Mosby was arrested for issuing a bad check based on the testimony of Frankie Lee. The criminal charge against Mosby was later dismissed and Mosby sued Lee for malicious prosecution.
On December 17, 1992, Lee died. Lee's attorney filed a statement of the fact of Lee's death with the clerk of superior court on January 13, 1993, which was served on Mosby's counsel on January 11, 1993. On July 29, 1993, Lee's attorney filed a motion to dismiss the complaint as to Lee on the ground that Mosby had failed to substitute the proper party defendant within 180 days after the death of Lee was suggested upon the record, as required by OCGA 9-11-25
Mosby opposed the motion to dismiss on the ground that the suggestion of Lee's death was not served on the non-party representative of Lee's estate. Lee's attorney then filed a supplemental brief in support of the motion to dismiss. Attached to the brief was an acknowledgment of service, executed on September 24, 1993, in which the executrix of Lee's estate stated that she had been served with the suggestion of death on or about January 13, 1993 (prior to her appointment) and on February 26, 1993 (at the time of her appointment). The executrix also waived any further service. Neither the January nor February service of the suggestion of death was reflected in the record prior to the acknowledgment of service being filed in September.
The trial court denied the motion to dismiss on November 1, 1993. Subsequently, the trial court granted Mosby's motion for substitution of party by order filed February 18, 1994, for which a certificate of immediate review was issued. We granted defendants' application for interlocutory review.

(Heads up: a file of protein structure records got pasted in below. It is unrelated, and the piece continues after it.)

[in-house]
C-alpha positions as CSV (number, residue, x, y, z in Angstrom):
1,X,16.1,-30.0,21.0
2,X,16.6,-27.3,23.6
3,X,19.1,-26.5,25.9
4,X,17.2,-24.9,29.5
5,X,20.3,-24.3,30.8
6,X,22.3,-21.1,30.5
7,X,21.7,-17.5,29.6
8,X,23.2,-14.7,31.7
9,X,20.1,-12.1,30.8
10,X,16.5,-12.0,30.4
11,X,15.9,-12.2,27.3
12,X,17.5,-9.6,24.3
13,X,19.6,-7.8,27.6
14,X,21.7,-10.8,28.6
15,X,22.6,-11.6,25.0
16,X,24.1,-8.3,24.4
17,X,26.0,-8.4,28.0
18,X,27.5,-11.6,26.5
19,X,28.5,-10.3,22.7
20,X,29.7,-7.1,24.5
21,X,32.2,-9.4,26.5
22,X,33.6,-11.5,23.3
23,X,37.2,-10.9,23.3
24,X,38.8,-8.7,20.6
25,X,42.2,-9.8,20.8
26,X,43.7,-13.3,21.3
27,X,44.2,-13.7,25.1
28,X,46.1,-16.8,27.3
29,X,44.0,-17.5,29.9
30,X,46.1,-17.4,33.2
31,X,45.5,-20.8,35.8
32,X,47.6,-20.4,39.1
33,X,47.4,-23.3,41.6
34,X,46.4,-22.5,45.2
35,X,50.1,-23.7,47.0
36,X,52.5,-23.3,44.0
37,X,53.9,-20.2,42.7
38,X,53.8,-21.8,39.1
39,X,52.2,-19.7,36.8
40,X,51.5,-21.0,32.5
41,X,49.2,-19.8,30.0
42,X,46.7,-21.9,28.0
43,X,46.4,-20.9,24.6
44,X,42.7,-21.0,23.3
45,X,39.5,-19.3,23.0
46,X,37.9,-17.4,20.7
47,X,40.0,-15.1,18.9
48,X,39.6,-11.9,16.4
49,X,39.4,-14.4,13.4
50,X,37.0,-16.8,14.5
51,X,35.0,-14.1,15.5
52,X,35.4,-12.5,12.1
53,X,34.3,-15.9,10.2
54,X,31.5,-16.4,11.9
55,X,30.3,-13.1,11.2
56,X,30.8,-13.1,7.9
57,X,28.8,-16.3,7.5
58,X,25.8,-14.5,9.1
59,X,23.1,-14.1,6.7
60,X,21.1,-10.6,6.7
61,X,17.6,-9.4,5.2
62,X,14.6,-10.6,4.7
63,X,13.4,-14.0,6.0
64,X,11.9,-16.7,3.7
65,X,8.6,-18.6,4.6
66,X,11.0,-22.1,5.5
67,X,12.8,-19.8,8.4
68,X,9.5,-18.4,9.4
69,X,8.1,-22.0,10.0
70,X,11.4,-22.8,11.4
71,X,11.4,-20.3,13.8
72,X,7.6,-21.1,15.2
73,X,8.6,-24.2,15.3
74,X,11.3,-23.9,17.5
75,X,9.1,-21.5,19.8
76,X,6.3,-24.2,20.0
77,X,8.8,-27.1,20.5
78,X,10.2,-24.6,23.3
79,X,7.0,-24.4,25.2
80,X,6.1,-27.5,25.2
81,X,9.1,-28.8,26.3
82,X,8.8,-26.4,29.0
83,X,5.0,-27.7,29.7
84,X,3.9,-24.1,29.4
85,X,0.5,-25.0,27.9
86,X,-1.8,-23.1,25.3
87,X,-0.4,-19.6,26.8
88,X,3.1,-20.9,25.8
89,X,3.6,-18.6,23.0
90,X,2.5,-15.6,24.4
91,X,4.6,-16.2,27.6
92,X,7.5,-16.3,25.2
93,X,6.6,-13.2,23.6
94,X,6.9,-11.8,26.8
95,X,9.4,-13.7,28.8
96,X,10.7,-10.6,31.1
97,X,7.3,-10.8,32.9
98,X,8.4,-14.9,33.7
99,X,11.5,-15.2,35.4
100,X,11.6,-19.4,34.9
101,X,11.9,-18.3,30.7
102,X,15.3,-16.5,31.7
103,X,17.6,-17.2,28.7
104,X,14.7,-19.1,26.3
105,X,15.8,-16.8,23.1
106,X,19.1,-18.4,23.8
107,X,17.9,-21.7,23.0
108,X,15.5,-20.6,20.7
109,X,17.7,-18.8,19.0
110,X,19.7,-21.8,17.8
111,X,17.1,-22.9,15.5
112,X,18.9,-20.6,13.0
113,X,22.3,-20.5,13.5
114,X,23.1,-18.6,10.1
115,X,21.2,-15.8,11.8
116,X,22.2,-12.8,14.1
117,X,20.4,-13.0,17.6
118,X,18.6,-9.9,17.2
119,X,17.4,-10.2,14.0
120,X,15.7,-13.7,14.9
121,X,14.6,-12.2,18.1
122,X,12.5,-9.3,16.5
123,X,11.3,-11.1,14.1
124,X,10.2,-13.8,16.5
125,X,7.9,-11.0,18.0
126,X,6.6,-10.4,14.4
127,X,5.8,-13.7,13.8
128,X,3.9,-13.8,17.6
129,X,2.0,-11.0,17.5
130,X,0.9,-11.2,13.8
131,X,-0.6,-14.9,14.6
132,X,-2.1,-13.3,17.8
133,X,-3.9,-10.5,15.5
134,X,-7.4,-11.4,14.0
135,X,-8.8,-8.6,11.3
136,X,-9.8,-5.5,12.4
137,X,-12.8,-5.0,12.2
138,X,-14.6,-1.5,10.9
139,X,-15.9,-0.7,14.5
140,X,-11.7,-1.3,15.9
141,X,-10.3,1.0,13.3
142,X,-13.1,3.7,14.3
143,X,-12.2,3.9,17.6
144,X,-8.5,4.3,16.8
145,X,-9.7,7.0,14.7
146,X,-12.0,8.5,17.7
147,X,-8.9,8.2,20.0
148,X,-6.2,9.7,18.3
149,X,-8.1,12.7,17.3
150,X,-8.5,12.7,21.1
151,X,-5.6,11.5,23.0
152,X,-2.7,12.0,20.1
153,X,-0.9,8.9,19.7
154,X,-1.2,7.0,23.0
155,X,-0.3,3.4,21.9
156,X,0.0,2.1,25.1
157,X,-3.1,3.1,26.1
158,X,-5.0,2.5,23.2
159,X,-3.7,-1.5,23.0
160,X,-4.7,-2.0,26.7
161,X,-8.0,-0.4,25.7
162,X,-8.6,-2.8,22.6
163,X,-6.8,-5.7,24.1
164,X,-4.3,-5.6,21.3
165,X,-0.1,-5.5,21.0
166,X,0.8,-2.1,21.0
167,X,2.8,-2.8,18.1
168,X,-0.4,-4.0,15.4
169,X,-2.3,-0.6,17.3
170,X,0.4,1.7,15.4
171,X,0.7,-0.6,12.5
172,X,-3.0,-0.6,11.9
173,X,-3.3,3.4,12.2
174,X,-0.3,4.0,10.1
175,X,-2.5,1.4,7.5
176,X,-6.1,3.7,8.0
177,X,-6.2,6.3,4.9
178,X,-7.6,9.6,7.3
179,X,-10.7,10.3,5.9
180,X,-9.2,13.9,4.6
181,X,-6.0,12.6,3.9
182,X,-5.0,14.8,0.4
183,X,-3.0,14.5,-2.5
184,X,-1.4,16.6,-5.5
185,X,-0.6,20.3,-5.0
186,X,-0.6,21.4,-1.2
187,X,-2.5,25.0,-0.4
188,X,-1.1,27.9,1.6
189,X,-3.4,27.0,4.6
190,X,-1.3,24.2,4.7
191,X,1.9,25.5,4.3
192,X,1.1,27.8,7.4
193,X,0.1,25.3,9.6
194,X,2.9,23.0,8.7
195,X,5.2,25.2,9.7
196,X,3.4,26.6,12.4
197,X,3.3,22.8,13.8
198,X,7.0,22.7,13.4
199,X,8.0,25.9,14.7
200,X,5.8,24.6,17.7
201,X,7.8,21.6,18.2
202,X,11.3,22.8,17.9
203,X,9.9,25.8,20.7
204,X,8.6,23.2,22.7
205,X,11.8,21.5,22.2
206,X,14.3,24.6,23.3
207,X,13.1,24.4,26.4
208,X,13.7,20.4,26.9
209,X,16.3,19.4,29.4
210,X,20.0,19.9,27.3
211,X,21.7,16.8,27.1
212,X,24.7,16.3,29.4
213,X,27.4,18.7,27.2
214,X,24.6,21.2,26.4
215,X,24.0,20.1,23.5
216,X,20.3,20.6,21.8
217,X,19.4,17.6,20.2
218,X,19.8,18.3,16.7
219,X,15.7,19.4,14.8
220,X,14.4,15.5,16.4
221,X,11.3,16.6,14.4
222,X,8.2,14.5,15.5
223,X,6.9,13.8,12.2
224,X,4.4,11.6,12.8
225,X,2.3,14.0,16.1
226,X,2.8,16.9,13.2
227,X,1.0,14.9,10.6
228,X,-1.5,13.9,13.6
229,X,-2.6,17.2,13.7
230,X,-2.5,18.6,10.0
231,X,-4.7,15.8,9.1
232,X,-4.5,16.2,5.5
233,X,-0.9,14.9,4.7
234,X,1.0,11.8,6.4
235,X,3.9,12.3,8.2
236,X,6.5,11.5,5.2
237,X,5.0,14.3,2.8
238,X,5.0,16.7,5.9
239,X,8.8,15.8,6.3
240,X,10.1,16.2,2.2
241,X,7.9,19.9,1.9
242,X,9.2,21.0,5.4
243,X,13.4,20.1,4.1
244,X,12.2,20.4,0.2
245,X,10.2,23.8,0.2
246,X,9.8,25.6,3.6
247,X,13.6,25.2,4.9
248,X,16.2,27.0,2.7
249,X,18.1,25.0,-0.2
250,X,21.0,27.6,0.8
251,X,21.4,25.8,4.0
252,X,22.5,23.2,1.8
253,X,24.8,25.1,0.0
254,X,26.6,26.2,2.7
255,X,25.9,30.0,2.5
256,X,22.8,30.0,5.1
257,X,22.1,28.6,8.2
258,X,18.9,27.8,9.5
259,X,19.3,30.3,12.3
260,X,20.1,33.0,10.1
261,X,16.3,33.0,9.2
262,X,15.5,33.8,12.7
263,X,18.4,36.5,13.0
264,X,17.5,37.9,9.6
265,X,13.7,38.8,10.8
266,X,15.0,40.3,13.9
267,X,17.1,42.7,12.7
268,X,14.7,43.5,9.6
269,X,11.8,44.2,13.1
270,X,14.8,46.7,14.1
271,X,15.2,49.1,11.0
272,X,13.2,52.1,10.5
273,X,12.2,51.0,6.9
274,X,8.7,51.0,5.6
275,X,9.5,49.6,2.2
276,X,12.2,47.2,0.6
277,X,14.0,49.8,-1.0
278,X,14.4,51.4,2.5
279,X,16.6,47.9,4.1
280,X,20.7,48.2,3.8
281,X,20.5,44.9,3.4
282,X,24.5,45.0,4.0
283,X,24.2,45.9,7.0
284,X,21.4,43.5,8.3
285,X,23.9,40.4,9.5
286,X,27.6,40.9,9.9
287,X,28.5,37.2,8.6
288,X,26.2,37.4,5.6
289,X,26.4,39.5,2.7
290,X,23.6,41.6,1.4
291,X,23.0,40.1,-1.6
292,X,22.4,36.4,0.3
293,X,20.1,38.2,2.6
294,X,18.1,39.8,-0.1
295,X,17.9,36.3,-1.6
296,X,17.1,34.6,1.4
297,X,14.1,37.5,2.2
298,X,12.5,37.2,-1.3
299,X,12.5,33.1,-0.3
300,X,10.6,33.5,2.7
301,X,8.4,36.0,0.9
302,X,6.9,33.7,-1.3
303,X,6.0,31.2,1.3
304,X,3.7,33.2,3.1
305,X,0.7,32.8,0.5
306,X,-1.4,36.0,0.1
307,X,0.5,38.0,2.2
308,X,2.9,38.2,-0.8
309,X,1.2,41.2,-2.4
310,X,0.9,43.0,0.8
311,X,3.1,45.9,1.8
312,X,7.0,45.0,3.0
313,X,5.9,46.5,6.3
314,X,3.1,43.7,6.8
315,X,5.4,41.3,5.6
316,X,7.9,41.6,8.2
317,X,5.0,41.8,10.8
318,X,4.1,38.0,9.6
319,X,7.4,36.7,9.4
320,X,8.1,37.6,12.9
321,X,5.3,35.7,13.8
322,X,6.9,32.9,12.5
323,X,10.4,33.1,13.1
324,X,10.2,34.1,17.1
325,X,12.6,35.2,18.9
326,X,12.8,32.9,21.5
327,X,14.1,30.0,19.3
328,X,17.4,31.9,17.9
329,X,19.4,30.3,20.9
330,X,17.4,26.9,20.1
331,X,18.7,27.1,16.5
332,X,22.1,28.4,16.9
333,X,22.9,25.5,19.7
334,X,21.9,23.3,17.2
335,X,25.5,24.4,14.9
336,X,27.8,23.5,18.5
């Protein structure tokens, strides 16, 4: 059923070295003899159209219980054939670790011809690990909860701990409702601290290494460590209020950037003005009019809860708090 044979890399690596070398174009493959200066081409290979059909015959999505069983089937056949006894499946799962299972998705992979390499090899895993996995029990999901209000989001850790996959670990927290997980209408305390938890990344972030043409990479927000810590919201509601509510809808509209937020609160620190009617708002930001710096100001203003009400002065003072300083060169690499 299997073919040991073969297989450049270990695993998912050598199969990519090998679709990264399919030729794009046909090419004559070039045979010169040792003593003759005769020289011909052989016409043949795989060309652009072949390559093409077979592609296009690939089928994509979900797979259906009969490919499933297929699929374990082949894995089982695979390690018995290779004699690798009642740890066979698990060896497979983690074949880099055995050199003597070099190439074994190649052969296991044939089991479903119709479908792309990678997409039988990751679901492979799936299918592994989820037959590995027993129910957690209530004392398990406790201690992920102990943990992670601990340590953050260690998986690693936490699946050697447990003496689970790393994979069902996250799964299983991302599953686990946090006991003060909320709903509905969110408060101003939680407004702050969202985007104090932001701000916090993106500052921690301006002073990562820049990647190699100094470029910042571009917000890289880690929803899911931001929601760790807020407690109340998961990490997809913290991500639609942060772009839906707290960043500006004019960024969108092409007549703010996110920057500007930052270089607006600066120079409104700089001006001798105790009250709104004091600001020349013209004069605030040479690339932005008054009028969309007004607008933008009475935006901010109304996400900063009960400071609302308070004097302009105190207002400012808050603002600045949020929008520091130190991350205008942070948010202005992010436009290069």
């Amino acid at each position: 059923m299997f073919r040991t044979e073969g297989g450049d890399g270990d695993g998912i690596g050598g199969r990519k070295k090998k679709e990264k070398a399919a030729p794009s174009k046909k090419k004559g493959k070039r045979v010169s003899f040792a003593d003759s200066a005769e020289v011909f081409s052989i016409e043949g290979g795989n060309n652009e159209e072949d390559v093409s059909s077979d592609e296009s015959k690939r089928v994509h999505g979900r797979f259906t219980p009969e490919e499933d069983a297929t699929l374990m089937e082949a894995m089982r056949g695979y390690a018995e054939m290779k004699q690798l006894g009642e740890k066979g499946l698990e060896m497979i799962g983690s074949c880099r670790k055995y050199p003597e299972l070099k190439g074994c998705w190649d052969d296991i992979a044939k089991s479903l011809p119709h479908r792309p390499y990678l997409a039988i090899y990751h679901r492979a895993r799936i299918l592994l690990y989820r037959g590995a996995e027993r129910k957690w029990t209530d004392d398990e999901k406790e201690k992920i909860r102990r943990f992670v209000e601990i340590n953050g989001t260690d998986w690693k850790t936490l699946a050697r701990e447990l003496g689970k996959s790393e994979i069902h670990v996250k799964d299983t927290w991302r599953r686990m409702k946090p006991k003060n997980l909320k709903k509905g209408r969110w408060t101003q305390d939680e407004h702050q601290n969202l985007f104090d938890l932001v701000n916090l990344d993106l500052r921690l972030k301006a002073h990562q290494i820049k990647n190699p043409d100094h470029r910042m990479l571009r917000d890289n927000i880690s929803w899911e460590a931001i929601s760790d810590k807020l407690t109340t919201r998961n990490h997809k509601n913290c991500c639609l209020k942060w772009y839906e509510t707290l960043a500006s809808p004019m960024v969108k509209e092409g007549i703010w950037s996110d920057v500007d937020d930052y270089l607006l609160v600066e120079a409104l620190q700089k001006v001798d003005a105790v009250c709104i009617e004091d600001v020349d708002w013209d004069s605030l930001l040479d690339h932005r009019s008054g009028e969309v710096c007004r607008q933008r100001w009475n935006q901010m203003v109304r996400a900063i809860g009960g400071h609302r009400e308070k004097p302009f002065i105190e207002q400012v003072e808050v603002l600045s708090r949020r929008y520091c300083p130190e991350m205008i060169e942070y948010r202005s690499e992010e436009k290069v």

"If a party dies and the claim is not thereby extinguished, the court may order substitution of the proper parties. The motion for substitution may be made by any party or by the successors or representative of the deceased party and, together with the notice of hearing, shall be served on the parties as provided in Code Section 9-11-5
and upon persons not parties in the manner provided in Code Section 9-11-4
for the service of a summons. Unless the motion . . . is made not later than 180 days after the death is suggested upon the record by service of a statement of the fact of the death, the action shall be dismissed as to the deceased party." (Emphasis supplied.) OCGA 9-11-25
(a) (1). Mosby does not argue that he failed to timely file because of excusable neglect, see King v. Green, 189 Ga. App. 105 (375 SE2d 53) (1988)
, and the only issue is whether OCGA 9-11-25
(a) (1) required dismissal.
Defendants contend that the 180-day limitation provided in OCGA 9-11-25
(a) (1) commenced on February 26, 1993, the date of service of the statement of death upon the executrix, as reflected in the acknowledgment of service. Mosby counters that the 180-day limitation period does not commence until personal service of the statement of death upon the non-party representative of the decedent's estate is reflected on the record. Otherwise the plaintiff has no notice that the estate's representative has been served with the statement and that plaintiff must move to substitute that person within 180 days.